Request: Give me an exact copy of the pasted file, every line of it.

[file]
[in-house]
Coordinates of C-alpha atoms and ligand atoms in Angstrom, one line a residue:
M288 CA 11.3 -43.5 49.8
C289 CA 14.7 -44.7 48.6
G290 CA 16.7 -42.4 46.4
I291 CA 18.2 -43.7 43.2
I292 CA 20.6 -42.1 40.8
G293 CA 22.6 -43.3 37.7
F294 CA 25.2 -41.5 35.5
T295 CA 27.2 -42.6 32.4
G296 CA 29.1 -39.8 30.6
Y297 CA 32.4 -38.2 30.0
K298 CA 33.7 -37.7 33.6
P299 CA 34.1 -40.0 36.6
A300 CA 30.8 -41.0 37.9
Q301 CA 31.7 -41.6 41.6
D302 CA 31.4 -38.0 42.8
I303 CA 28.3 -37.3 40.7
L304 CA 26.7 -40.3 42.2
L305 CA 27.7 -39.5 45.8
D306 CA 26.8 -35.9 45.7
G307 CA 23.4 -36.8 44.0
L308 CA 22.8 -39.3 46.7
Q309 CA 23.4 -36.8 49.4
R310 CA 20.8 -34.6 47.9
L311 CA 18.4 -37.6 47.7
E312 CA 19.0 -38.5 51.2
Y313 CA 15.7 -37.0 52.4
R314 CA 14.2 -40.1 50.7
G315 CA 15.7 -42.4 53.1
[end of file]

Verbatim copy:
[in-house]
Coordinates of C-alpha atoms and ligand atoms in Angstrom, one line a residue:
M288 CA 11.3 -43.5 49.8
C289 CA 14.7 -44.7 48.6
G290 CA 16.7 -42.4 46.4
I291 CA 18.2 -43.7 43.2
I292 CA 20.6 -42.1 40.8
G293 CA 22.6 -43.3 37.7
F294 CA 25.2 -41.5 35.5
T295 CA 27.2 -42.6 32.4
G296 CA 29.1 -39.8 30.6
Y297 CA 32.4 -38.2 30.0
K298 CA 33.7 -37.7 33.6
P299 CA 34.1 -40.0 36.6
A300 CA 30.8 -41.0 37.9
Q301 CA 31.7 -41.6 41.6
D302 CA 31.4 -38.0 42.8
I303 CA 28.3 -37.3 40.7
L304 CA 26.7 -40.3 42.2
L305 CA 27.7 -39.5 45.8
D306 CA 26.8 -35.9 45.7
G307 CA 23.4 -36.8 44.0
L308 CA 22.8 -39.3 46.7
Q309 CA 23.4 -36.8 49.4
R310 CA 20.8 -34.6 47.9
L311 CA 18.4 -37.6 47.7
E312 CA 19.0 -38.5 51.2
Y313 CA 15.7 -37.0 52.4
R314 CA 14.2 -40.1 50.7
G315 CA 15.7 -42.4 53.1